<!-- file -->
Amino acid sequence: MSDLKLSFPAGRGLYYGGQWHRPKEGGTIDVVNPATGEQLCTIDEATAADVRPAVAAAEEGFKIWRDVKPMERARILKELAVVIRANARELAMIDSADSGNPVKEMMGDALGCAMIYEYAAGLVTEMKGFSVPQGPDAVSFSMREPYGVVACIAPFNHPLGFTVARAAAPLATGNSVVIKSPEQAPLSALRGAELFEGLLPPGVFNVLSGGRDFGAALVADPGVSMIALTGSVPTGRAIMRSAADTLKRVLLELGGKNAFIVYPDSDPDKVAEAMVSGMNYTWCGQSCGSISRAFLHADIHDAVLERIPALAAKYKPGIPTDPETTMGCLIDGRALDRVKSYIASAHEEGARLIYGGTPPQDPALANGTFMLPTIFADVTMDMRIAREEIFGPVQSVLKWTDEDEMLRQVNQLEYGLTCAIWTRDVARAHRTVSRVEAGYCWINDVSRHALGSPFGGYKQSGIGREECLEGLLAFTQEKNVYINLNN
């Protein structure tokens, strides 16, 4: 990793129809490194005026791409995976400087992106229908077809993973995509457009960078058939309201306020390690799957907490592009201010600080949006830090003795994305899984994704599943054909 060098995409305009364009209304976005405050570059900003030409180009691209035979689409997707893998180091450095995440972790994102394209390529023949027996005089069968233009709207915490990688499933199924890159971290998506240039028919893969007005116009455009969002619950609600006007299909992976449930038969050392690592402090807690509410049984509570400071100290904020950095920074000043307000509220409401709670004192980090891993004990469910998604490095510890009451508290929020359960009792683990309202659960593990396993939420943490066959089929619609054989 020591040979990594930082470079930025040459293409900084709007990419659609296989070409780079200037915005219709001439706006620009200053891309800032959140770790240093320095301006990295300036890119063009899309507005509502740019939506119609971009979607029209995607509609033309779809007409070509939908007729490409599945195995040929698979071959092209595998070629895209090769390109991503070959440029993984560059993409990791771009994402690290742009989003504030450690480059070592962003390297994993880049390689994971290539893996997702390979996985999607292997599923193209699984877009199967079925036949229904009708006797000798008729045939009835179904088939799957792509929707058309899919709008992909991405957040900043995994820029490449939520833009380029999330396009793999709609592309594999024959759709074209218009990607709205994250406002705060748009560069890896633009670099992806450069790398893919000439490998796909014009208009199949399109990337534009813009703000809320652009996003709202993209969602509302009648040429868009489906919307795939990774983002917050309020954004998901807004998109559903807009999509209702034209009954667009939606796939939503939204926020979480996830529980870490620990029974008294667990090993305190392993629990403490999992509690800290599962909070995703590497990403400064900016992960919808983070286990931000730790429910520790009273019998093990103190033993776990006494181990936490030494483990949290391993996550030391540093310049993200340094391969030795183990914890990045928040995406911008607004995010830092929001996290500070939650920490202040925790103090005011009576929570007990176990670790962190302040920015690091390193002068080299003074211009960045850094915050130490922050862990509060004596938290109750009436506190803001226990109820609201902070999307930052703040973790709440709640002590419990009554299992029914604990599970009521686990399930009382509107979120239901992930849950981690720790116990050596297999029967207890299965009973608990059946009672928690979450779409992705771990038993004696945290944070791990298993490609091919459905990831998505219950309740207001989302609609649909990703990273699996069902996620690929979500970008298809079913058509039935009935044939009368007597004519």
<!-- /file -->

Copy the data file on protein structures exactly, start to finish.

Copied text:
Amino acid sequence: MSDLKLSFPAGRGLYYGGQWHRPKEGGTIDVVNPATGEQLCTIDEATAADVRPAVAAAEEGFKIWRDVKPMERARILKELAVVIRANARELAMIDSADSGNPVKEMMGDALGCAMIYEYAAGLVTEMKGFSVPQGPDAVSFSMREPYGVVACIAPFNHPLGFTVARAAAPLATGNSVVIKSPEQAPLSALRGAELFEGLLPPGVFNVLSGGRDFGAALVADPGVSMIALTGSVPTGRAIMRSAADTLKRVLLELGGKNAFIVYPDSDPDKVAEAMVSGMNYTWCGQSCGSISRAFLHADIHDAVLERIPALAAKYKPGIPTDPETTMGCLIDGRALDRVKSYIASAHEEGARLIYGGTPPQDPALANGTFMLPTIFADVTMDMRIAREEIFGPVQSVLKWTDEDEMLRQVNQLEYGLTCAIWTRDVARAHRTVSRVEAGYCWINDVSRHALGSPFGGYKQSGIGREECLEGLLAFTQEKNVYINLNN
């Protein structure tokens, strides 16, 4: 990793129809490194005026791409995976400087992106229908077809993973995509457009960078058939309201306020390690799957907490592009201010600080949006830090003795994305899984994704599943054909 060098995409305009364009209304976005405050570059900003030409180009691209035979689409997707893998180091450095995440972790994102394209390529023949027996005089069968233009709207915490990688499933199924890159971290998506240039028919893969007005116009455009969002619950609600006007299909992976449930038969050392690592402090807690509410049984509570400071100290904020950095920074000043307000509220409401709670004192980090891993004990469910998604490095510890009451508290929020359960009792683990309202659960593990396993939420943490066959089929619609054989 020591040979990594930082470079930025040459293409900084709007990419659609296989070409780079200037915005219709001439706006620009200053891309800032959140770790240093320095301006990295300036890119063009899309507005509502740019939506119609971009979607029209995607509609033309779809007409070509939908007729490409599945195995040929698979071959092209595998070629895209090769390109991503070959440029993984560059993409990791771009994402690290742009989003504030450690480059070592962003390297994993880049390689994971290539893996997702390979996985999607292997599923193209699984877009199967079925036949229904009708006797000798008729045939009835179904088939799957792509929707058309899919709008992909991405957040900043995994820029490449939520833009380029999330396009793999709609592309594999024959759709074209218009990607709205994250406002705060748009560069890896633009670099992806450069790398893919000439490998796909014009208009199949399109990337534009813009703000809320652009996003709202993209969602509302009648040429868009489906919307795939990774983002917050309020954004998901807004998109559903807009999509209702034209009954667009939606796939939503939204926020979480996830529980870490620990029974008294667990090993305190392993629990403490999992509690800290599962909070995703590497990403400064900016992960919808983070286990931000730790429910520790009273019998093990103190033993776990006494181990936490030494483990949290391993996550030391540093310049993200340094391969030795183990914890990045928040995406911008607004995010830092929001996290500070939650920490202040925790103090005011009576929570007990176990670790962190302040920015690091390193002068080299003074211009960045850094915050130490922050862990509060004596938290109750009436506190803001226990109820609201902070999307930052703040973790709440709640002590419990009554299992029914604990599970009521686990399930009382509107979120239901992930849950981690720790116990050596297999029967207890299965009973608990059946009672928690979450779409992705771990038993004696945290944070791990298993490609091919459905990831998505219950309740207001989302609609649909990703990273699996069902996620690929979500970008298809079913058509039935009935044939009368007597004519």